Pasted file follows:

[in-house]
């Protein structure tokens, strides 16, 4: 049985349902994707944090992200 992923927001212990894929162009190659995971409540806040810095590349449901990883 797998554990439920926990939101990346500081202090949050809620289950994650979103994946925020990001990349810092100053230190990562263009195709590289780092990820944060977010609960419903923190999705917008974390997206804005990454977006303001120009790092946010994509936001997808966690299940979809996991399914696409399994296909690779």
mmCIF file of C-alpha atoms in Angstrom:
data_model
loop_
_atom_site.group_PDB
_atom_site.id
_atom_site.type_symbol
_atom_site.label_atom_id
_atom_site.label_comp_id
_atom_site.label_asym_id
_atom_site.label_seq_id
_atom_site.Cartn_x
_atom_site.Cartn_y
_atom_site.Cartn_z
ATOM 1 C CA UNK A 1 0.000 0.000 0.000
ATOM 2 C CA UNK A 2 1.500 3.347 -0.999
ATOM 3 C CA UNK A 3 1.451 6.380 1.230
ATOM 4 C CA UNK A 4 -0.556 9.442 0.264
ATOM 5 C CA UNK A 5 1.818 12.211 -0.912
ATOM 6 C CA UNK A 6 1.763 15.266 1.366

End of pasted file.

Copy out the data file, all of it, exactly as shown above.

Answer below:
[in-house]
């Protein structure tokens, strides 16, 4: 049985349902994707944090992200 992923927001212990894929162009190659995971409540806040810095590349449901990883 797998554990439920926990939101990346500081202090949050809620289950994650979103994946925020990001990349810092100053230190990562263009195709590289780092990820944060977010609960419903923190999705917008974390997206804005990454977006303001120009790092946010994509936001997808966690299940979809996991399914696409399994296909690779």
mmCIF file of C-alpha atoms in Angstrom:
data_model
loop_
_atom_site.group_PDB
_atom_site.id
_atom_site.type_symbol
_atom_site.label_atom_id
_atom_site.label_comp_id
_atom_site.label_asym_id
_atom_site.label_seq_id
_atom_site.Cartn_x
_atom_site.Cartn_y
_atom_site.Cartn_z
ATOM 1 C CA UNK A 1 0.000 0.000 0.000
ATOM 2 C CA UNK A 2 1.500 3.347 -0.999
ATOM 3 C CA UNK A 3 1.451 6.380 1.230
ATOM 4 C CA UNK A 4 -0.556 9.442 0.264
ATOM 5 C CA UNK A 5 1.818 12.211 -0.912
ATOM 6 C CA UNK A 6 1.763 15.266 1.366